Many experience storm trackers indicate it is advisable to have three or four ‘good’ road options to evacuate from a tornadic storm. I say ‘good’ because a rain water saturated dirt road can get you stranded, and if for example, you are unluckily northeast of a tornado moving northeast, and you get stuck, or your vehicle fails on such a road, you may become a sitting duck in front of a fast advancing tornado. Also, highways can become majorly congested, almost immediately, when a tornado passes nearby or one crosses over an interstate as people have a tendency to slow down, stop or drive erratically when seeing a tornado. The national weather service (NWS), Scott Blair, developed additional guidance about what to do if a tornado is coming your direction and you are stuck on an interstate. Remember, common sense and keeping relaxed may be one of your greatest assets in violent weather.
Next, if you are in a fixed position such as a home and cannot evacuate in advance of a violent tornado then consider your shelter options. FEMA provides some solid guidance for shelter-in-place options. Reinforced bathrooms or basements are better than open rooms with windows, but one chaser advised me, turn off water and gas mains first, before going below ground, but do this only if you have time, if a tornado is going to hit seek cover immediately. He also said in the south some people take an ax, cell phone, water and food, along with extra batteries below ground when you seek shelter. An ax, hand saw, crow bar and gloves in a basement can come in handy, if debris fills the basement overhead after a tornado passes, and you find you need to clear rubble. He advises, above all, remain calm, if you have some sort of faith get in contact, take care of your family and friends, think about a plan, the next five moves you can make after the storm passes can save your life. If you are in the clear after the storm passes help others (this lessens PTSD), and keep an eye on the sky as well as objective hazards such as broken glass, sharp metal and splinters, natural gas leaks and downed power lines.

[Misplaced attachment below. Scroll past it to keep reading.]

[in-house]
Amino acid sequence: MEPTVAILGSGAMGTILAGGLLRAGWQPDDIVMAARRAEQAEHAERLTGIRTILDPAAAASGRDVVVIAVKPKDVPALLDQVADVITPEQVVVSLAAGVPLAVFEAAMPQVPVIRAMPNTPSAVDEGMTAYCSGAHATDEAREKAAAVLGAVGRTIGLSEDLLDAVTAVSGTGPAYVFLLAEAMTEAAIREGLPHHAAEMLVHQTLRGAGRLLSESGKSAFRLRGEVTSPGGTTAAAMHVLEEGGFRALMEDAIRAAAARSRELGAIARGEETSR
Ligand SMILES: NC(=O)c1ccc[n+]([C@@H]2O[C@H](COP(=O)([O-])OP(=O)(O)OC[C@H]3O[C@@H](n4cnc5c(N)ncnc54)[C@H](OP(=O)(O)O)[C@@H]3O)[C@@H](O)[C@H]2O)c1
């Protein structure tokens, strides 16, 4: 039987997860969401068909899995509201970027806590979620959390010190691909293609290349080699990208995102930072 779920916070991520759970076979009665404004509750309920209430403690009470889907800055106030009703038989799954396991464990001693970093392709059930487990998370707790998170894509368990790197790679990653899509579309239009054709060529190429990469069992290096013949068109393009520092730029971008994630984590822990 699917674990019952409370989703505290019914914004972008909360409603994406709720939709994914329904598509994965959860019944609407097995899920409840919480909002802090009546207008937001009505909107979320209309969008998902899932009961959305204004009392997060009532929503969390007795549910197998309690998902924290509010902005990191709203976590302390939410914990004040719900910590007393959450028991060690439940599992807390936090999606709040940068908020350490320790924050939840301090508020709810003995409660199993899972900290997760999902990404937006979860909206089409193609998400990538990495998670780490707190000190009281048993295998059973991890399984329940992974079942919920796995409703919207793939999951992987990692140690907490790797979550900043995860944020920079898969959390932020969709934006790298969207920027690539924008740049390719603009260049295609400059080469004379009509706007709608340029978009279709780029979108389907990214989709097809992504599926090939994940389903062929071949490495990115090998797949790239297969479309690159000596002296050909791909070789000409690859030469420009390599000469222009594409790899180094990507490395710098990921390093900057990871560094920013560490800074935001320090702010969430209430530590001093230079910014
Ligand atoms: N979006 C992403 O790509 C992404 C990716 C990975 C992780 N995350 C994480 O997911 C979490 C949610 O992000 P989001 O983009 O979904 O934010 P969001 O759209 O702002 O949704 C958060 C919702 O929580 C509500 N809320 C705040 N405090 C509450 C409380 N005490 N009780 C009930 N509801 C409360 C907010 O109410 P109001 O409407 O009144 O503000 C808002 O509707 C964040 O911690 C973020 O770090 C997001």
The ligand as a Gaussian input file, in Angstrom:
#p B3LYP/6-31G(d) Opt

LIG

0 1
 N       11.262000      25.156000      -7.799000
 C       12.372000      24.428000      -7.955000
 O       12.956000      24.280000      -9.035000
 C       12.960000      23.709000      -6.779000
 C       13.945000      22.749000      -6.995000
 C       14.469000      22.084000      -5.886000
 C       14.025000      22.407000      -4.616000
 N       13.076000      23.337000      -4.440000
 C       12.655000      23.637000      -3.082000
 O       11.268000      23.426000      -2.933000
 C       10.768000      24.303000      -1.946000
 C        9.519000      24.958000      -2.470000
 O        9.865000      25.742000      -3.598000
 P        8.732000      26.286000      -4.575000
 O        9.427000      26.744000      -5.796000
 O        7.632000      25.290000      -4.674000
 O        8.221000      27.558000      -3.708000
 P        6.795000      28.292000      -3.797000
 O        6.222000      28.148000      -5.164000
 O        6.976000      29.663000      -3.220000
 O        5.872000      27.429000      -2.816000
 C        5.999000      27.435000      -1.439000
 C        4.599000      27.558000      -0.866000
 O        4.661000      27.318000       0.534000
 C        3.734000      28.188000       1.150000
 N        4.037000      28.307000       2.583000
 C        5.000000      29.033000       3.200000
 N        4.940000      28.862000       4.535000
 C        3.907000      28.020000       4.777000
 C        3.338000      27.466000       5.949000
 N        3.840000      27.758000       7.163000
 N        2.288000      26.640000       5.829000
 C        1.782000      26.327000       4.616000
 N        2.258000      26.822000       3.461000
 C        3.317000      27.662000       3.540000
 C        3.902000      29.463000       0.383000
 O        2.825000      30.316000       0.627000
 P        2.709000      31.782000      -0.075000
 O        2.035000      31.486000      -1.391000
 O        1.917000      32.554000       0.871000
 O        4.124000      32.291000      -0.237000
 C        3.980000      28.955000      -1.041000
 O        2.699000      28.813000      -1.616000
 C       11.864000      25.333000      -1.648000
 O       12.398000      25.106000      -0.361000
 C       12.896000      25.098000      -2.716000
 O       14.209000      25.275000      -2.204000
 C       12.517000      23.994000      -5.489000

Stay calm and be situationally aware. Here is one true fact, but I am not quite sure why, after looking at recent damage, but most people in the path of a tornado do survive somehow. Just do your best to survive, and then lend help if you can, time will take care of the rest.
Lastly, is to reiterate that convective storms evolve quickly, especially tornadoes, and are quite unpredictable. If you are a certified trained spotter, and are in a safe position call-in the tornado, as seconds often count with early warning, especially if a tornado is heading toward a populated area. If you don’t know who to call, when you actually see a tornado touch down, here’s a simple number, call 911. Police get help from certified and trained storm trackers, but remember make sure you are in a safe place, and first take care of yourself. If you are on a road trip through tornado alley, consider taking a survival kit for you and your family, these can be good for other road emergencies. FEMA has good information on the basics, as people survive hurricanes each year.
There are many universities that offer courses in convective meteorology and who take their students on convective weather field trips. This is a good way to go, if you want to have a field experience with some severe weather in a fairly controlled environment.
Only highly trained and equipped professionals track tornadoes. Do not follow any such professional storm trackers, they are on a job to protect the public, provide early warnings, and to obtain data to help advance systems that lead to better warning systems for the general public.
Be safe and good luck! Blessings to the people of Moore, Oklahoma.